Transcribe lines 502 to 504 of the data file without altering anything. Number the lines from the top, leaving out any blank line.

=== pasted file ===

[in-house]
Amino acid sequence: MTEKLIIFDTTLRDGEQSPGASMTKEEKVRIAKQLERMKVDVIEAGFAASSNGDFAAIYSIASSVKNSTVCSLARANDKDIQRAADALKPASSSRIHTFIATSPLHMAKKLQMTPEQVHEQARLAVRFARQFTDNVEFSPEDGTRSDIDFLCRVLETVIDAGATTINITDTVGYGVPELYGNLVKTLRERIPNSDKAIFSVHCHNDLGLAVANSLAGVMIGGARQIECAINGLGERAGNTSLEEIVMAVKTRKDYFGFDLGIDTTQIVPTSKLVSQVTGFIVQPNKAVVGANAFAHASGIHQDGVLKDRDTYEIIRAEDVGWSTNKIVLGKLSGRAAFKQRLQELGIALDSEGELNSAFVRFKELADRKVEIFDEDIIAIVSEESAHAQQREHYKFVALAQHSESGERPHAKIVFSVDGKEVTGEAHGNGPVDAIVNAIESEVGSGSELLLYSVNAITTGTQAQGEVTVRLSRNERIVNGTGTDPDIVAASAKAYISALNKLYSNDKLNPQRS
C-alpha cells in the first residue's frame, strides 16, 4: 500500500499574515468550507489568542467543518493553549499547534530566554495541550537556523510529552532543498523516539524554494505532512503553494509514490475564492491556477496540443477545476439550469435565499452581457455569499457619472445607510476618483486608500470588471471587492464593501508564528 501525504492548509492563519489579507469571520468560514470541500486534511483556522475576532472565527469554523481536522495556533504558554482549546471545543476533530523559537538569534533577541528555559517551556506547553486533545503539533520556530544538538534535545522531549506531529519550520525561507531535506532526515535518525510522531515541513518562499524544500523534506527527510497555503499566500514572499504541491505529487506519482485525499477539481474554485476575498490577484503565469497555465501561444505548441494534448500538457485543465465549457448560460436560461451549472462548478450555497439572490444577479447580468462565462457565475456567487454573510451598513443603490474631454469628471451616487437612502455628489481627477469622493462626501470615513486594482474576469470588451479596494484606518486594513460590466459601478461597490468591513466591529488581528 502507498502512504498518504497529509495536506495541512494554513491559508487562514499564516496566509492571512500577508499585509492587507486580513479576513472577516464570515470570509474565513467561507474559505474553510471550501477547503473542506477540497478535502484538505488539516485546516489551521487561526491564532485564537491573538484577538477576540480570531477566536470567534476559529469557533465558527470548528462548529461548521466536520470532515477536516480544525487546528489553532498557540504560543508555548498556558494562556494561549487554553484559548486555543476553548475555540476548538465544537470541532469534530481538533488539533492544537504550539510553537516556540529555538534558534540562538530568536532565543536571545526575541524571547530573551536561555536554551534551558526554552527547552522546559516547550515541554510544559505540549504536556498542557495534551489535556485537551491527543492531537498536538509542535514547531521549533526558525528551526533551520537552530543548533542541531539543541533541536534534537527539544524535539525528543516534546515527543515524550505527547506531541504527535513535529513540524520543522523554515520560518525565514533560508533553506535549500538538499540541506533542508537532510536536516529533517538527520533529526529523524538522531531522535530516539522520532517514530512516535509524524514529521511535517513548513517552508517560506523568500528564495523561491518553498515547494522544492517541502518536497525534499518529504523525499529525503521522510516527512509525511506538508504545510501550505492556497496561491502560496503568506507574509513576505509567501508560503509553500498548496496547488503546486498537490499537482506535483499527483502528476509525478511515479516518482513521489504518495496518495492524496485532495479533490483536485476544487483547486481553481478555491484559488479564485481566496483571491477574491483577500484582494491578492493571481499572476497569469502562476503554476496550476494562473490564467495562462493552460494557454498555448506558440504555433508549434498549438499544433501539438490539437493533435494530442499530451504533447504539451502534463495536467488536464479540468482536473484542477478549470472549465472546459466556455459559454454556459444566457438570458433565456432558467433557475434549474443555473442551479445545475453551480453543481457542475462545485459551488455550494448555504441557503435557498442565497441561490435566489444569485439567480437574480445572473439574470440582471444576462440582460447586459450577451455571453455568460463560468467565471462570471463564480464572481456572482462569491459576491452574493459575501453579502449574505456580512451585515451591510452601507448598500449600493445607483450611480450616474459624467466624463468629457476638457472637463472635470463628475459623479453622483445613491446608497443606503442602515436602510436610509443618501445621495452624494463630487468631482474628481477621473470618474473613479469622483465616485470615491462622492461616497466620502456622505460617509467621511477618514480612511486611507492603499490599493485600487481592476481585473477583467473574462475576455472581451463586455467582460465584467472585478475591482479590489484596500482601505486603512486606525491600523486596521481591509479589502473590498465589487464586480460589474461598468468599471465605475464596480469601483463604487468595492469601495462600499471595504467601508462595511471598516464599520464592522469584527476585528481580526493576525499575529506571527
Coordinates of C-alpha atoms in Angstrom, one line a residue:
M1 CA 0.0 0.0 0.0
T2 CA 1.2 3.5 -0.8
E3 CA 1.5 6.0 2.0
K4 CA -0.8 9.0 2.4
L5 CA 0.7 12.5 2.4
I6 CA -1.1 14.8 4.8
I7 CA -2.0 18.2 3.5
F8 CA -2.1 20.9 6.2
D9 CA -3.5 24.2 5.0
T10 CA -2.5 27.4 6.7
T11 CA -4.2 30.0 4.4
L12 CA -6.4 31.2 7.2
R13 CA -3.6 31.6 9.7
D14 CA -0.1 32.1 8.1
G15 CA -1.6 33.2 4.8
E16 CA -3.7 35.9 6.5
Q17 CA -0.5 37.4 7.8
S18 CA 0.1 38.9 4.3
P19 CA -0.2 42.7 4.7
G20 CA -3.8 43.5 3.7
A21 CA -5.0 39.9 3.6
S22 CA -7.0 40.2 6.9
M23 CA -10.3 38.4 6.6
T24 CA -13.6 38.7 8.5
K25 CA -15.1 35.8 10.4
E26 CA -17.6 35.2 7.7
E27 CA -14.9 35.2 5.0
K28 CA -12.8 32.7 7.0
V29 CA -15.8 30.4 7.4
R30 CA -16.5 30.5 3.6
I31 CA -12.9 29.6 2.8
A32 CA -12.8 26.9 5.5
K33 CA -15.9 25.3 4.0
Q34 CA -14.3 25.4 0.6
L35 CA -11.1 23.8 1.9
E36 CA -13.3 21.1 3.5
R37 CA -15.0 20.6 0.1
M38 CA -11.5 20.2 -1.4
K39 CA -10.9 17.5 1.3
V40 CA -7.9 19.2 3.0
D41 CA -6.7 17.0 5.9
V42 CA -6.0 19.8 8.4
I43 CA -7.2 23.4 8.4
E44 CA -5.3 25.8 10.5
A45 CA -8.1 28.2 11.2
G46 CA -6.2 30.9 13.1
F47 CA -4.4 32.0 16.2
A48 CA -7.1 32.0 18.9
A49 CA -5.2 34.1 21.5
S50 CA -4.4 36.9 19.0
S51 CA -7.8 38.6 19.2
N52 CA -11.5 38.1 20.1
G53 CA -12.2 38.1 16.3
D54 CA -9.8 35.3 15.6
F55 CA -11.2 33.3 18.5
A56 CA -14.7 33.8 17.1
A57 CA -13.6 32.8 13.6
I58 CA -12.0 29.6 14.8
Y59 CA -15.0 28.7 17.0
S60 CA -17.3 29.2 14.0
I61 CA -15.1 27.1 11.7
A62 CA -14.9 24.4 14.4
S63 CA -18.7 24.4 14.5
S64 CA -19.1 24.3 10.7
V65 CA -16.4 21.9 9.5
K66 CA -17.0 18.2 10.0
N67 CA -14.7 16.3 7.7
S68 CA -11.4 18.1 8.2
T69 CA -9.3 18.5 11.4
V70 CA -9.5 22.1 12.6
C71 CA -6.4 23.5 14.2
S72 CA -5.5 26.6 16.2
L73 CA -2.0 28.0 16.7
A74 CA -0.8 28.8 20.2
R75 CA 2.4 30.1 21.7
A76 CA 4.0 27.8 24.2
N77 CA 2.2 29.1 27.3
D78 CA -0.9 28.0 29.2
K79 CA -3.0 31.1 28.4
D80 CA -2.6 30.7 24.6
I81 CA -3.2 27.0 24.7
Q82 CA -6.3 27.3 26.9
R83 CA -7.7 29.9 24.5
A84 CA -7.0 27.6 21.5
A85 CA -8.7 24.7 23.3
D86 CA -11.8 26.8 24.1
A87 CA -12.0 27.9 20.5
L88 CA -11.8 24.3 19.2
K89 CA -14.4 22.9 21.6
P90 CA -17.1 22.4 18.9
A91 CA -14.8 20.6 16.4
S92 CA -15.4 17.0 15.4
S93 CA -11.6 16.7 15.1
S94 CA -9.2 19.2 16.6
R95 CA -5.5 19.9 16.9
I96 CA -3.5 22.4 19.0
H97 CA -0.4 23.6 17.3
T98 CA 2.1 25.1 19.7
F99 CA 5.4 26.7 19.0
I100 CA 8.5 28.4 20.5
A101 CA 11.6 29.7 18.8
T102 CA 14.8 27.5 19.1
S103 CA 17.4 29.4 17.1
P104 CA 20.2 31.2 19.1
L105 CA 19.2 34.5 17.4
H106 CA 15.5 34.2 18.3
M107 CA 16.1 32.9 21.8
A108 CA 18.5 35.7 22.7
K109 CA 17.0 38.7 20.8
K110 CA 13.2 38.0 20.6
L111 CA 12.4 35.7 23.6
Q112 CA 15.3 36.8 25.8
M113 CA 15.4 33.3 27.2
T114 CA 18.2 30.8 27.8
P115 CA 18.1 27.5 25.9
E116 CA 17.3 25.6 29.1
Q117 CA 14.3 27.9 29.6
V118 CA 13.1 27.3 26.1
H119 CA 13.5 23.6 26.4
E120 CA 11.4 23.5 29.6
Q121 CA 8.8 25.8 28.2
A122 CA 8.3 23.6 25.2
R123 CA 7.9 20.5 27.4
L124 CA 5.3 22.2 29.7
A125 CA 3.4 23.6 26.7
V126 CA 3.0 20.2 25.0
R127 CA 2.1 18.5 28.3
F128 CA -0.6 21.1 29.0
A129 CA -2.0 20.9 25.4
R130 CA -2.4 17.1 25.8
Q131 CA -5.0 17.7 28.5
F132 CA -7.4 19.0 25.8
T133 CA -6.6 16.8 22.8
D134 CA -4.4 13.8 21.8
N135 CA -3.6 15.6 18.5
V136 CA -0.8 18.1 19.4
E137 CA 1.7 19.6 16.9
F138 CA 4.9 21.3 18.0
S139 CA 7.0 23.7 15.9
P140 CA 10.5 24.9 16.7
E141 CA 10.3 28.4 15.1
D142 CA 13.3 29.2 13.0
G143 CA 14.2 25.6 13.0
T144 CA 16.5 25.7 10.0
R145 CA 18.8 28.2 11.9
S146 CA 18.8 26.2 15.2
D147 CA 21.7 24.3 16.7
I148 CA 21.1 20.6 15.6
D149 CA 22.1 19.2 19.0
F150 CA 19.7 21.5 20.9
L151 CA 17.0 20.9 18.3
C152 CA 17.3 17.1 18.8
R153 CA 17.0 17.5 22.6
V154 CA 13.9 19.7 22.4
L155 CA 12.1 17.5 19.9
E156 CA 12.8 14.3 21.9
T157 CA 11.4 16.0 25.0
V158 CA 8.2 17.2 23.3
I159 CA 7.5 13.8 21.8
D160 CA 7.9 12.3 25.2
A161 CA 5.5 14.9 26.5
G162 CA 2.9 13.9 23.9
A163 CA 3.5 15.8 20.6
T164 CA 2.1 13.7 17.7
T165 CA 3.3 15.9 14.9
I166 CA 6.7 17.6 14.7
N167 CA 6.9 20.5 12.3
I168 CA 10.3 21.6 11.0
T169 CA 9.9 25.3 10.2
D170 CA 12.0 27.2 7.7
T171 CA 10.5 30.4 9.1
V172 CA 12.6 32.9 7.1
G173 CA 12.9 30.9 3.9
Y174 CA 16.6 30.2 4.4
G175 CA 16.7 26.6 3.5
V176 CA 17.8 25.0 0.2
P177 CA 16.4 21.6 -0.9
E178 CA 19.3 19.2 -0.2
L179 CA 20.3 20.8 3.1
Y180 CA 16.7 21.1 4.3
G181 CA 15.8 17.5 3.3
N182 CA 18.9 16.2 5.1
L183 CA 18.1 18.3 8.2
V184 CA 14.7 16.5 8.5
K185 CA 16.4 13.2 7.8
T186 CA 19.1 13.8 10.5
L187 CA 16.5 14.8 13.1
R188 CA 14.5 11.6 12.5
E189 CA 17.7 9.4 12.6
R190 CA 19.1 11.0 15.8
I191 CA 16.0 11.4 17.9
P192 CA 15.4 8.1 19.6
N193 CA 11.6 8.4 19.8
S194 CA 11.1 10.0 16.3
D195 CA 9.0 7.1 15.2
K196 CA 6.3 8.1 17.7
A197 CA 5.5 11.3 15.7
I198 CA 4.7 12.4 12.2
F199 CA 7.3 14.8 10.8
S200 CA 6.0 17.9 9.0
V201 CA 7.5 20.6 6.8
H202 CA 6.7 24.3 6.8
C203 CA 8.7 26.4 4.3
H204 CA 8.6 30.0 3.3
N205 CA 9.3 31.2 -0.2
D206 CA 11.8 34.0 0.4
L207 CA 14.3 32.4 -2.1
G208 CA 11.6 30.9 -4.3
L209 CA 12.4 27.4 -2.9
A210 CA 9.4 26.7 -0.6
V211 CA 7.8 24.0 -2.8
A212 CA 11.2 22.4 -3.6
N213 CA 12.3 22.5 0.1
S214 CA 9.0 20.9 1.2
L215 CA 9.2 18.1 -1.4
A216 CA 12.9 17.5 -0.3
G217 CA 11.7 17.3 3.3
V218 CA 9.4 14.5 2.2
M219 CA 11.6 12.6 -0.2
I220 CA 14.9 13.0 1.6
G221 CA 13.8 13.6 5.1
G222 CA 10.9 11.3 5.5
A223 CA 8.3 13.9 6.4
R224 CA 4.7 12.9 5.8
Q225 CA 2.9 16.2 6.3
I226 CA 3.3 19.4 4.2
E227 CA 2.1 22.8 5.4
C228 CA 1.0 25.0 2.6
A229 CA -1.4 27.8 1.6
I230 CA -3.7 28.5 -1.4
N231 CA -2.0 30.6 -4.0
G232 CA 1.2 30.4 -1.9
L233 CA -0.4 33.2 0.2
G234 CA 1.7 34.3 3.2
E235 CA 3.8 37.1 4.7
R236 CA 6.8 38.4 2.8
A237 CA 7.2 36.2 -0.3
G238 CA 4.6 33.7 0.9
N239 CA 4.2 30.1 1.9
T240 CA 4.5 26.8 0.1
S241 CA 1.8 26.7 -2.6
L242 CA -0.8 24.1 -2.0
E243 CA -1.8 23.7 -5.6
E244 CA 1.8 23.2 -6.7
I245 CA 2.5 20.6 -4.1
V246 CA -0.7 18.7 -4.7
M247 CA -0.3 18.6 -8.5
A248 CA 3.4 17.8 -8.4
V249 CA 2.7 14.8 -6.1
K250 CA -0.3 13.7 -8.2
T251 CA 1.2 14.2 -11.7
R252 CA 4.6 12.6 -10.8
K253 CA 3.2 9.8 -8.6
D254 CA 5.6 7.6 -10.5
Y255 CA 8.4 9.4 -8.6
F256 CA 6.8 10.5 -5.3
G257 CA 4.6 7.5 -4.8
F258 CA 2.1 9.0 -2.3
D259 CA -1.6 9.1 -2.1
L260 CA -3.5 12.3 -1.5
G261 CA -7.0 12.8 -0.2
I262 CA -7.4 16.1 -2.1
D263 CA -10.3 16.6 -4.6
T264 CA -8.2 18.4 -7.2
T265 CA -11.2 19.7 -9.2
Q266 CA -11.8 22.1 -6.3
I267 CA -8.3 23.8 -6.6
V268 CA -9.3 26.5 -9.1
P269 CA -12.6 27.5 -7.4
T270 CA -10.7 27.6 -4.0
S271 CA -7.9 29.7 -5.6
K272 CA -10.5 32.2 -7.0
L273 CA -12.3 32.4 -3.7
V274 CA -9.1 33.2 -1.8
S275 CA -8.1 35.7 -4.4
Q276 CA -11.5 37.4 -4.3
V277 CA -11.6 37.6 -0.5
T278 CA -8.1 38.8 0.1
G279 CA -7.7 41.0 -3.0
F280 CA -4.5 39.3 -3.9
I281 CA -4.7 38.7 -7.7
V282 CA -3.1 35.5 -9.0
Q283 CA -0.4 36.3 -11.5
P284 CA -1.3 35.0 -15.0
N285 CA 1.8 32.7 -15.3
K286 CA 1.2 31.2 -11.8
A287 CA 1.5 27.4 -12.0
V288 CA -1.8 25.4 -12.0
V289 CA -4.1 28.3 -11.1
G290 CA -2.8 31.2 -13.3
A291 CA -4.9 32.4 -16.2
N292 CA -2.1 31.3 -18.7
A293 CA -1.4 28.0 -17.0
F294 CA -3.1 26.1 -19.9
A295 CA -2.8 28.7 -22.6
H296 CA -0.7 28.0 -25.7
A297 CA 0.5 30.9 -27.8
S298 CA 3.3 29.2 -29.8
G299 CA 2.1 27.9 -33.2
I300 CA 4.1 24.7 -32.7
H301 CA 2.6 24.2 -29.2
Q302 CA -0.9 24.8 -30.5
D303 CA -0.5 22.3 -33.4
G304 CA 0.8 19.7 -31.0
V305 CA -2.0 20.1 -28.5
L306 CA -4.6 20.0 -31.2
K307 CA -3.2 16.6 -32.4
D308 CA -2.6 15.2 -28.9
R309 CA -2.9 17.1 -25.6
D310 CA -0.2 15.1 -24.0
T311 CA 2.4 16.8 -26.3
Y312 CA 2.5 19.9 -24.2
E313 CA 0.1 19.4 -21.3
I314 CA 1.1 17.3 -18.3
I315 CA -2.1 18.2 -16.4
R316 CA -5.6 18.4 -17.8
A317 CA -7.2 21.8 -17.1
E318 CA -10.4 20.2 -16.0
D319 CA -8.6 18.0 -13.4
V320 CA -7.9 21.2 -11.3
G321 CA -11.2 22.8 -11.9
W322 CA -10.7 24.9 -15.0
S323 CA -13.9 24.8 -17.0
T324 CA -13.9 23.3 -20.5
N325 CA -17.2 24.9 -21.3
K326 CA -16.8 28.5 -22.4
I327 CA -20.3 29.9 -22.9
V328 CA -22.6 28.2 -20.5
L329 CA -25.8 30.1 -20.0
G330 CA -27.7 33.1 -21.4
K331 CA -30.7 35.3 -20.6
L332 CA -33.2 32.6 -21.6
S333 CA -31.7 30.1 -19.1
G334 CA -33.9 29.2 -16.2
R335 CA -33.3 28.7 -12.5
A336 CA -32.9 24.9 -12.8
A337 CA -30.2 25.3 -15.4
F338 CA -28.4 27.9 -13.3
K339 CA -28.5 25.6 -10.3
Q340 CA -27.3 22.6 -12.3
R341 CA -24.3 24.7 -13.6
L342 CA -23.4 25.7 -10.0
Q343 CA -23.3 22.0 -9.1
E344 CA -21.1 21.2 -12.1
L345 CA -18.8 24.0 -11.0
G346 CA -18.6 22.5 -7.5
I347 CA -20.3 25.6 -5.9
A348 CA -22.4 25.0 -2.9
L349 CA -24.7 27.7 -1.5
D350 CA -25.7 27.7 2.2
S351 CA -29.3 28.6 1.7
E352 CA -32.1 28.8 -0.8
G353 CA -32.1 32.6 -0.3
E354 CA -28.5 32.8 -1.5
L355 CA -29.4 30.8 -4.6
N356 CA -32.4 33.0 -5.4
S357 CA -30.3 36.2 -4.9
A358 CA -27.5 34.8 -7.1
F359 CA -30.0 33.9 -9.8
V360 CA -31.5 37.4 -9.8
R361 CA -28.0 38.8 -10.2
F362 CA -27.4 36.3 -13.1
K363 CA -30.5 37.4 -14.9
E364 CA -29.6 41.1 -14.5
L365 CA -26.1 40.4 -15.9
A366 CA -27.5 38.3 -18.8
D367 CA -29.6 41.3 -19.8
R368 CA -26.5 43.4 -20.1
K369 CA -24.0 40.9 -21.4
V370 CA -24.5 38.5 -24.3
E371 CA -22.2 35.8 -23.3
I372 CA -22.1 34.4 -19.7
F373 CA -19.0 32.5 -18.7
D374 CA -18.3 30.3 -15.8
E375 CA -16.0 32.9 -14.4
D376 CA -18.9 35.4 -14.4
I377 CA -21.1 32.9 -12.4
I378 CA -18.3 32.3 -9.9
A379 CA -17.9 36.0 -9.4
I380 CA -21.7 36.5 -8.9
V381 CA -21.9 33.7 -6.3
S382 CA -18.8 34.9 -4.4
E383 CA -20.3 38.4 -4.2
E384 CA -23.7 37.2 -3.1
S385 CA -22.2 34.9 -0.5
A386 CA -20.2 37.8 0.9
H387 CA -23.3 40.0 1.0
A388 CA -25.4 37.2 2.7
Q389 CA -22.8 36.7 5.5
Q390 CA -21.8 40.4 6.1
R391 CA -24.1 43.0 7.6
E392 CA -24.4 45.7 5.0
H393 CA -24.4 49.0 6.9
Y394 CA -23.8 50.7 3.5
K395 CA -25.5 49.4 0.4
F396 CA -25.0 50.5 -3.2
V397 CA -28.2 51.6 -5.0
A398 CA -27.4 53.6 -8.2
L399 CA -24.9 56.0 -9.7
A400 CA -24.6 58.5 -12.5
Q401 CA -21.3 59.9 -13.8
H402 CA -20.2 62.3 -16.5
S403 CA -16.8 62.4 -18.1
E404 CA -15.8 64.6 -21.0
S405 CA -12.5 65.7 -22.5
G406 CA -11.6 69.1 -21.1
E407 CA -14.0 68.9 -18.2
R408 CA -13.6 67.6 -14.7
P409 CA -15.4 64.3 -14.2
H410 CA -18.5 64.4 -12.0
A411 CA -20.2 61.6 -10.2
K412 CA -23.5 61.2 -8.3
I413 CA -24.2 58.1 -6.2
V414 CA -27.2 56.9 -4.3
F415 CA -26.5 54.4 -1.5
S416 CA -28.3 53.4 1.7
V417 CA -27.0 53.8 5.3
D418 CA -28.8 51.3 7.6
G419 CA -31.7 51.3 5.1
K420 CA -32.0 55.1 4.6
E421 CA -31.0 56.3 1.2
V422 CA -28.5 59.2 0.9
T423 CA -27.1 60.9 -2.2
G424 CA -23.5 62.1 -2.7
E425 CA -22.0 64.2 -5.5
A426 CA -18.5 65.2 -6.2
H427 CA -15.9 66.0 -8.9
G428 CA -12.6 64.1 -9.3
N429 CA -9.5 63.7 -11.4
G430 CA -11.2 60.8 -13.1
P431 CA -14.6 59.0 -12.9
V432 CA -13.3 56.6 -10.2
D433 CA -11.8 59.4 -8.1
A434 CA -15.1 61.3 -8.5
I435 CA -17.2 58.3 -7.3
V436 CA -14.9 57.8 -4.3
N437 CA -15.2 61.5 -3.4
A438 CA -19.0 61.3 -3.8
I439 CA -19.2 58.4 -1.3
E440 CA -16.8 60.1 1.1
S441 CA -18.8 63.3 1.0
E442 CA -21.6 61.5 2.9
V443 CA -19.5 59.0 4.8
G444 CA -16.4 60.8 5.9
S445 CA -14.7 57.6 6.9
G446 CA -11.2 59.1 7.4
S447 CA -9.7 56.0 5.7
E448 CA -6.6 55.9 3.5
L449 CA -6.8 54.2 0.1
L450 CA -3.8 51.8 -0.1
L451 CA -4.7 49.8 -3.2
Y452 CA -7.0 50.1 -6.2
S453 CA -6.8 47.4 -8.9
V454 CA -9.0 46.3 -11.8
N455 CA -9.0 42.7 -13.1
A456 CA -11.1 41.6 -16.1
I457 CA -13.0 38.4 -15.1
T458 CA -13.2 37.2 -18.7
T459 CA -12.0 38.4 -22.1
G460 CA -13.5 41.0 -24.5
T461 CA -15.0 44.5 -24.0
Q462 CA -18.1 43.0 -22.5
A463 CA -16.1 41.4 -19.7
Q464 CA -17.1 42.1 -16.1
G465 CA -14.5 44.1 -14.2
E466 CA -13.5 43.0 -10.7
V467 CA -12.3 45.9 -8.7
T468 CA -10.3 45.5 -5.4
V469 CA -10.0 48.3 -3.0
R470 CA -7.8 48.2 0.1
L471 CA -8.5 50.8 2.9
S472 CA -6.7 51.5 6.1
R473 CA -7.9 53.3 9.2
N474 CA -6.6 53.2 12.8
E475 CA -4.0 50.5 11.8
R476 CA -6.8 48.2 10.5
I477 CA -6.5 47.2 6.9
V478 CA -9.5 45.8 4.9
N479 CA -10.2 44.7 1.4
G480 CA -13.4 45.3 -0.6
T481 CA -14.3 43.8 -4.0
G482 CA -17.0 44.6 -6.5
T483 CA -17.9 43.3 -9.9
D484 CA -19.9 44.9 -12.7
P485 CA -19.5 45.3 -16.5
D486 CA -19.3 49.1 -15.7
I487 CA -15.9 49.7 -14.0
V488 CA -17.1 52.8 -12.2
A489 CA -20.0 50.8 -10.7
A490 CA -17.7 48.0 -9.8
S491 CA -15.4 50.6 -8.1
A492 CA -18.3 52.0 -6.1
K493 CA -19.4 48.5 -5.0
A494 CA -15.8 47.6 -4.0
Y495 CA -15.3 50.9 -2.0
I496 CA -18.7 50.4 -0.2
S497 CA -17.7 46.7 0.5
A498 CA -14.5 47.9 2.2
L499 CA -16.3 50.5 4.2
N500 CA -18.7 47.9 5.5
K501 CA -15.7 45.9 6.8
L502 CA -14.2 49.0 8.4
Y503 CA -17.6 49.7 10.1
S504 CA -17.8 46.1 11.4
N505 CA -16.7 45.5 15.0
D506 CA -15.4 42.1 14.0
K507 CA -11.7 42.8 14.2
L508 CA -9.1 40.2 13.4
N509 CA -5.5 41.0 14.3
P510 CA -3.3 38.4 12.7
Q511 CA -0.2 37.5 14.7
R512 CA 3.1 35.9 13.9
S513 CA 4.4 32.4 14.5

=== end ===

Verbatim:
A498 CA -14.5 47.9 2.2
L499 CA -16.3 50.5 4.2
N500 CA -18.7 47.9 5.5